A collection of classicWestern tales "CañonWalls" by Zane Grey SmokeBellew enters a remote Mormon settlement only a jump ahead of a posse. Findingemployment as a ranch hand working for a dowager Mormon, Smoke finds that hislife undergoes a transformation and he is able to make her ranch a financialsuccess, at the same time falling in love with her wanton daughter, Rebecca.But it is too good to last. The law follows him. "Black Sheep" by Max Brand YoungMary Valentine-upstart, tomboy, and general troublemaker-is seeking to protecta man wanted by the law. To complicate her life even further, her two cousins,who have been dodging the law, return home and decide with their father to jointhe...read more

  • Max Brand

    The Seventh Man by Max Brand, tells part of the story of the larger-than-life western character, Dan Barry, known as "Whistling Dan," and his alter-ego companions, Black Bart, the wolf-dog, and Satan, the indomitable black stallion. It's also the story of Kate Cumberland and the incredible five-year-old daughter of Kate and Dan, Joan. We first see Dan as a gentle, caring man with a deep sense of fairness. But then, after six years of a peaceful life in their mountain cabin Dan, more feral than human, sets out to revenge an injustice by killing seven men. Ultimately, it is his devotion to his daughter and Kate's love for the child that brings about the climax of the tale. Warning: don't look...read more

  • Max Brand

    He was still a young man, but he’d used that handful of years effectively, building a bad reputation that spanned the West, his villainy taking different forms everywhere it took roost. Denver knew him as the Doctor; Texans called him Montana; and folks in Idaho called him Texas. On account of his youth, most everywhere else called him the Lonesome Kid. But when he finally gets arrested for vagrancy, he tells the sheriff his name is Alfred Lamb. Will that identity stick when he tries to help a rancher battle off a pack of cattle rustlers? With a lengthy career in pulps, comics, and early cinema, and with over two hundred full-length Western novels to his credit, including Destry...read more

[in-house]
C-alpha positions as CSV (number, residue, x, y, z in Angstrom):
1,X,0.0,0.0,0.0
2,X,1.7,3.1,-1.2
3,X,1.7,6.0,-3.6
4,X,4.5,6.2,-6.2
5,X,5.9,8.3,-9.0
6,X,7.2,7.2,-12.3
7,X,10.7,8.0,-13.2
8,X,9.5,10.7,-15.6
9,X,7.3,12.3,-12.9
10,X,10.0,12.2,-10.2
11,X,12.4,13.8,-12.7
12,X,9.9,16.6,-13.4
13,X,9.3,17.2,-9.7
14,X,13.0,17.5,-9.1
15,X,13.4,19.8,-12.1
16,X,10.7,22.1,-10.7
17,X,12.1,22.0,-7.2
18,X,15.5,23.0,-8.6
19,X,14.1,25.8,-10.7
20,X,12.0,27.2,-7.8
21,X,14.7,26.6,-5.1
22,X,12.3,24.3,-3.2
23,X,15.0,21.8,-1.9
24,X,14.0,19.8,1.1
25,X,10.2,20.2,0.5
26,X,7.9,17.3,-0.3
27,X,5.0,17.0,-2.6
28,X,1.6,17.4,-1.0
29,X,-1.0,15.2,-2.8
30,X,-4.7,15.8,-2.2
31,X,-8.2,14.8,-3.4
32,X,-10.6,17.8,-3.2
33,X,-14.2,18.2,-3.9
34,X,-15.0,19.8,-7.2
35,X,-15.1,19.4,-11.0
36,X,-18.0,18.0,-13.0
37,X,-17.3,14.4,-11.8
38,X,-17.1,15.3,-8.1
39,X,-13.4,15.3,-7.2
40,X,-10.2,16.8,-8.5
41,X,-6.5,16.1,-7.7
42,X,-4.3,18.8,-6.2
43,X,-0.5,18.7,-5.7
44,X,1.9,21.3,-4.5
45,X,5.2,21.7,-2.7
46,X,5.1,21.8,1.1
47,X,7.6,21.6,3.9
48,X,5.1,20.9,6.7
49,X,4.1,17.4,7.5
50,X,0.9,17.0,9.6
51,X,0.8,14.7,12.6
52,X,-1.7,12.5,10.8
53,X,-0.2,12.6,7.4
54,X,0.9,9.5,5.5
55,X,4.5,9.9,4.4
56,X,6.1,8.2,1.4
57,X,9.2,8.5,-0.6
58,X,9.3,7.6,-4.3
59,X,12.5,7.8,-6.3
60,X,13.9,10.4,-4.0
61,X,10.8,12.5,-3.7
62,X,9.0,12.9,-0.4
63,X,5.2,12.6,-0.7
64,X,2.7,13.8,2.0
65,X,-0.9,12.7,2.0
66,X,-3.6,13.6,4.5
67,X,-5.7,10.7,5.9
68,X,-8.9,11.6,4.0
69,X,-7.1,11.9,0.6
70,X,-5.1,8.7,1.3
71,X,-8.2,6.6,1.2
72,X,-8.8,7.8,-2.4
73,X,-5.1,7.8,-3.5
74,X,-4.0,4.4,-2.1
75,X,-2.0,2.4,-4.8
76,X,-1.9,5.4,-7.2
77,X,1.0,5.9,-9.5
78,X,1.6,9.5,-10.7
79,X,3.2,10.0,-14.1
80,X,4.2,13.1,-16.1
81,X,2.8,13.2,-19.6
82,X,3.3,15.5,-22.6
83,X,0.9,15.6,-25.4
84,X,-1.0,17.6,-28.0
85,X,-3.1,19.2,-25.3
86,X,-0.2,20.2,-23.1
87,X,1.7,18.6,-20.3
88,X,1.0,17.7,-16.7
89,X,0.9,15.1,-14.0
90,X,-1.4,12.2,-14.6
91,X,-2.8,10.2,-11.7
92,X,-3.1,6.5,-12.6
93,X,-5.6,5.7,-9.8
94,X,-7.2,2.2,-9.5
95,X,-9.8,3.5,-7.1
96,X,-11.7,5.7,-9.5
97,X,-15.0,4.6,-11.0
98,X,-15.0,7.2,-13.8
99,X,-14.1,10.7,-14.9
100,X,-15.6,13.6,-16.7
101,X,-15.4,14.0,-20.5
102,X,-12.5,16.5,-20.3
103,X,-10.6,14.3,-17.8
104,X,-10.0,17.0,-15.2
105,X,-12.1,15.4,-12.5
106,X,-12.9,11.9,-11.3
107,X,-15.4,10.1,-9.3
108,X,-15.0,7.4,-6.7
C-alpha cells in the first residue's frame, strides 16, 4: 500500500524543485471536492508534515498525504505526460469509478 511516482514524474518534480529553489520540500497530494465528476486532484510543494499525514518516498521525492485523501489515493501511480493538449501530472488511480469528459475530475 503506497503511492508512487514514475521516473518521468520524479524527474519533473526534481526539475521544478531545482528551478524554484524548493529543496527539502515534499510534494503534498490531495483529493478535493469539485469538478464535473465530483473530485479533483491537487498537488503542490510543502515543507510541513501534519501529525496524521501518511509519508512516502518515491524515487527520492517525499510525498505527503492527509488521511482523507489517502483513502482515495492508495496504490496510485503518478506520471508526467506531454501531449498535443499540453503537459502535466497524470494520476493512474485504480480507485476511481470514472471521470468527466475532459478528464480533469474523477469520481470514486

• Max Brand

    Young Jim Curry’s father is killed unjustly by an enraged mob, and the boy barely escapes the same fate. He shoots two pursuers and assumes they are dead, and in desperation becomes a most unusual outlaw, the Red Devil. He never kills, takes only ill-gained money, secretly returns it to the rightful owners, and escapes every pursuit on his remarkable horse, Meg. Spoiled Charlie Mark has left home to seek thrills and easy money. He vows to find the Red Devil and discover why he is so merciful and so particular about his victims. Charlie trails Meg’s hoof prints to the hideout and convinces Jim to switch roles—but the new Red Devil becomes addicted to the excitement of robbing and...read more

  • Max Brand

    Max Brand wrote hundreds of stories, books, films, and TV shows. His output was so voluminous that though he died in WWII, posthumous books have been published approximately every four months since. This book collects three stories from his early work in Western pulps. “Señor Coyote” was first published under Frederick Faust’s pen name John Frederick in two installments in Argosy (6/18/38 - 6/25/38). It was the last Western short novel Faust wrote. It was fitting that the story was published in Argosy since Faust’s earliest Western fiction had been sold to All-Story Weekly and The Argosy owned by The Frank A. Munsey Company, which merged the two magazines in 7/24/20. In this...read more